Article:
Fixing a Faulty Toilet

Scott Gibson, Contributing Editor

I replaced the flapper and seal between the tank and bowl in my Kohler toilet after the toilet ran every 15 minutes. Now that problem is solved, but I have another: ever since the replacement, water doesn't completely rinse the bowl. There is plenty of water pressure at the bottom of the bowl but only one of the small holes at the rim produces a trickle of water. I've tried clearing the holes with compressed air but no luck. Am I doomed to replace the whole toilet?

Maybe not--although there may be good reason to. We'll get to that later. But first, your repair.

In a two-piece toilet, the flapper at the bottom of the tank provides the seal between the tank and the bowl. When you trip the flush mechanism, water is released from the tank. When the flapper doesn't re-seat itself properly, it allows water to trickle out of the tank. Periodically, the float inside the tank will drop far enough to open the water supply valve and replenish the tank.

These flapper valves don't last forever. So you did the right thing by swapping it for a new one.

And that should have solved your problem--except that you might have used a part that isn't compatible with your Kohler toilet.

Find the model number and get the right part

I called Kohler's customer service line for advice (800-456-4537) and was told that using a generic flush valve could explain the problem you describe.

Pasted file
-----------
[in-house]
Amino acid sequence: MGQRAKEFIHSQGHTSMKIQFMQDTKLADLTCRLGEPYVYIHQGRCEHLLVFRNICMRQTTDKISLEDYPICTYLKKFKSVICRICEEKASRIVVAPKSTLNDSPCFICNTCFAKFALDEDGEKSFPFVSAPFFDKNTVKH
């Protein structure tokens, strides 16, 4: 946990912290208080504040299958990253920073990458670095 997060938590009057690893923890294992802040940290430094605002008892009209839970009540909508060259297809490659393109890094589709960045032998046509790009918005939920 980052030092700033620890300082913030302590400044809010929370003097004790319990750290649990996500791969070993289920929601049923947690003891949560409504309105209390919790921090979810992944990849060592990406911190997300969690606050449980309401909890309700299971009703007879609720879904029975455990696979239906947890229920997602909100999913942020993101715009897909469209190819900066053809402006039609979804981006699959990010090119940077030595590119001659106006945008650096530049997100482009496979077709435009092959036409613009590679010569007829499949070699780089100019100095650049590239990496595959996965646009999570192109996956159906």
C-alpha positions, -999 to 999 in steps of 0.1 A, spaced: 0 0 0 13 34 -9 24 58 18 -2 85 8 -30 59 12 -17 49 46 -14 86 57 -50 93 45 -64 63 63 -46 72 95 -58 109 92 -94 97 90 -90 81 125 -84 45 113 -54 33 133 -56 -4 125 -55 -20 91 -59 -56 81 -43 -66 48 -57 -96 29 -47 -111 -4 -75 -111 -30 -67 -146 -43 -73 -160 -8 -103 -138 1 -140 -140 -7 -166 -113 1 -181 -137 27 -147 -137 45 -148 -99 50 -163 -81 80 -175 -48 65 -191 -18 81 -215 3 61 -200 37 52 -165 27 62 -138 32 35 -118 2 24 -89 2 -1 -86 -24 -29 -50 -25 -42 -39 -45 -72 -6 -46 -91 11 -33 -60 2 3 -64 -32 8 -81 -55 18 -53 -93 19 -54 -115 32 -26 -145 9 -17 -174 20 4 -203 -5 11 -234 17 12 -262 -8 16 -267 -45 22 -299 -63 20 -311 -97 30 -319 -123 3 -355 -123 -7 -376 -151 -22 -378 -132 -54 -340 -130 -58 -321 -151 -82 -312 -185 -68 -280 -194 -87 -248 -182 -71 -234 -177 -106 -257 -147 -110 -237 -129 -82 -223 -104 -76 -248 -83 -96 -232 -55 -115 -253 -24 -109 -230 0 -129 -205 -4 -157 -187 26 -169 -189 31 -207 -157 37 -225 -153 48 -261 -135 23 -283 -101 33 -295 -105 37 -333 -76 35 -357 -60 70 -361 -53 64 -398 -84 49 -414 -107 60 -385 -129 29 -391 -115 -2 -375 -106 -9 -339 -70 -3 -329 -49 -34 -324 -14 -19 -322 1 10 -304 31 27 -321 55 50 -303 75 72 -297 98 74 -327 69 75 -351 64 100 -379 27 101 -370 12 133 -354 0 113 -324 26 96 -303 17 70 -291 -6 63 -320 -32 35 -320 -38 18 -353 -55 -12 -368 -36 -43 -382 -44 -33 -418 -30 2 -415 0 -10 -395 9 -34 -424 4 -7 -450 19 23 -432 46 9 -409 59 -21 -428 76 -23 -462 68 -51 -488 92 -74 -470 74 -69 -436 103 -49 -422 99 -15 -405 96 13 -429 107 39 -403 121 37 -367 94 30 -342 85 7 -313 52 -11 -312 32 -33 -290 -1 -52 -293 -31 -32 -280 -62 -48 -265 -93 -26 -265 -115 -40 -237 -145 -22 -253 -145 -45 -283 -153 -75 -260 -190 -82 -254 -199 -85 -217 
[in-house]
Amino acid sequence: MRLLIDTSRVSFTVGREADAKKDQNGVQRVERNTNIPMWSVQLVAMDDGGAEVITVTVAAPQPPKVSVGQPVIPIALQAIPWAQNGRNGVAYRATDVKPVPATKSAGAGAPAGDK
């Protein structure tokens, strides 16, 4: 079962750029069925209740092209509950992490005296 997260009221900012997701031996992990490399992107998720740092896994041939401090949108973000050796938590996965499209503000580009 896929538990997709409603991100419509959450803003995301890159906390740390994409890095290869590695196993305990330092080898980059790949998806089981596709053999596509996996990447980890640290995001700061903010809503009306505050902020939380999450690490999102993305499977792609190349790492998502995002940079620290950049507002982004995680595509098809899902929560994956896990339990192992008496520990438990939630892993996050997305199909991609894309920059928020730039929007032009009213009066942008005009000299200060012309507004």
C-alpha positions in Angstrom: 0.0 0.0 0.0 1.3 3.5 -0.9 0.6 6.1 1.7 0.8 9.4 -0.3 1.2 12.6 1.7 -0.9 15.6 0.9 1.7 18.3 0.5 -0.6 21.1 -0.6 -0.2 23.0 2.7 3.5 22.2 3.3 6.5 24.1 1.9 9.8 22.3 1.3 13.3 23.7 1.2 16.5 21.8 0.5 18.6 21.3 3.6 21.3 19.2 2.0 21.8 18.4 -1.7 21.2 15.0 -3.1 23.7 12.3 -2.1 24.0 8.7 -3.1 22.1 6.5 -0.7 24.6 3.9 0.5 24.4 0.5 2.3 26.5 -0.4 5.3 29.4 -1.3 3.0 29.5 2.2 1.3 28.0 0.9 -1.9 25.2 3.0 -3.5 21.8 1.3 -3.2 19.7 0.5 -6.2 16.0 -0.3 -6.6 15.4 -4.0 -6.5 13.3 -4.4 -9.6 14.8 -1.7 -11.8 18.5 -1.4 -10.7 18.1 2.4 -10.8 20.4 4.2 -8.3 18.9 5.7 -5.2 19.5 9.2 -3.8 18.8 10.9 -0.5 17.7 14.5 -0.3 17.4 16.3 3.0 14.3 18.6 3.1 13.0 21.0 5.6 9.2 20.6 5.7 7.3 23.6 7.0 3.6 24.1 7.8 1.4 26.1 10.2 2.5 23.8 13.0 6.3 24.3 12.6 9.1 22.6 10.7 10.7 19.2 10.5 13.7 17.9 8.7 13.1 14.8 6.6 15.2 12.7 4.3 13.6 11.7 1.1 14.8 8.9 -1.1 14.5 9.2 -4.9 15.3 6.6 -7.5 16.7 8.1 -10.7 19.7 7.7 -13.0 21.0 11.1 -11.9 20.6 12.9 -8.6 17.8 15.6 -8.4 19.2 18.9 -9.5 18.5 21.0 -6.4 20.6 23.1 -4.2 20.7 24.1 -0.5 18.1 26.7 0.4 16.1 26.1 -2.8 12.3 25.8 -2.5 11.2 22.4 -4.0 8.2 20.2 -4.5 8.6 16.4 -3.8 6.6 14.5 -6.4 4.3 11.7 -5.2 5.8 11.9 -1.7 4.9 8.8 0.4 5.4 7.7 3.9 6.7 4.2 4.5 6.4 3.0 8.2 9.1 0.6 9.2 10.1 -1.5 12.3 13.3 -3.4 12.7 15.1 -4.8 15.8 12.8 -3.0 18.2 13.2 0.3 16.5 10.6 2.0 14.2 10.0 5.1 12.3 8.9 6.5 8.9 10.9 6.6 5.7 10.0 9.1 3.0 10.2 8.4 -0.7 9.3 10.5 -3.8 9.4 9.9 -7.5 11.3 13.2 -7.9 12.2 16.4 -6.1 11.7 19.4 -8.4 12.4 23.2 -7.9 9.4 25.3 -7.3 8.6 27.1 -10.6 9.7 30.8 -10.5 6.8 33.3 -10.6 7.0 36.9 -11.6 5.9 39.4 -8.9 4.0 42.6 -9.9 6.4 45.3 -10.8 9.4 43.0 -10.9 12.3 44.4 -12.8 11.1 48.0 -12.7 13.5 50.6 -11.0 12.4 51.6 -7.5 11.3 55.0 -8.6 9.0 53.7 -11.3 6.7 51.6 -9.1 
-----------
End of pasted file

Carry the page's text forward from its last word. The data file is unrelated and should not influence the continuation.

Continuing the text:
(Most of us have probably had the misfortune of speaking to a customer service representative who, while well meaning, was nearly impossible to understand. You won't have that experience with Kohler).

Kohler's suggestion is to find the model number of your toilet and then order the specific parts that go with it. You should be able to find the number inside the tank or possibly on the underside of the tank cover. Armed with this information, you can pick up the right part from a plumbing supply house. Toilets last a long time, and Kohler stocks parts you might assume have long since been discontinued.

The toilet bowl is just a casting of vitreous china. There are no moving parts you can fix or replace. You can double check, but it's hard to see how your repair might have introduced gunk or debris that would clog the holes around the rim. Kohler's suggestion makes sense and it won't cost much to try it.

Consider a new toilet anyway

Unless your toilet is of fairly recent vintage, this could be a good time to replace it. If your toilet is old, it might use five gallons of water or more per flush, even if it's in perfect condition. In 1992 the government imposed a 1.6-gallon per flush (gpf) limit to lower water use. Early low-flush designs were not known for their efficiency. That's changed dramatically and manufacturers have continued to find ways of making less water do more work. You'll find 1.4 gpf models on the market these days along with dual-flush toilets that can use even less.

Installing one of these toilets can save thousands of gallons of water per year. You'll feel good not only because you're conserving water but also because the toilet will work the way it's supposed to.

About the Author
An accomplished woodworker and carpenter, Scott Gibson is the former editor of Fine Woodworking magazine, and a former editor at Today's Homeowner and Fine Homebuilding magazines. He also is former managing editor of the Kennebec Journal, a daily newspaper in Maine.

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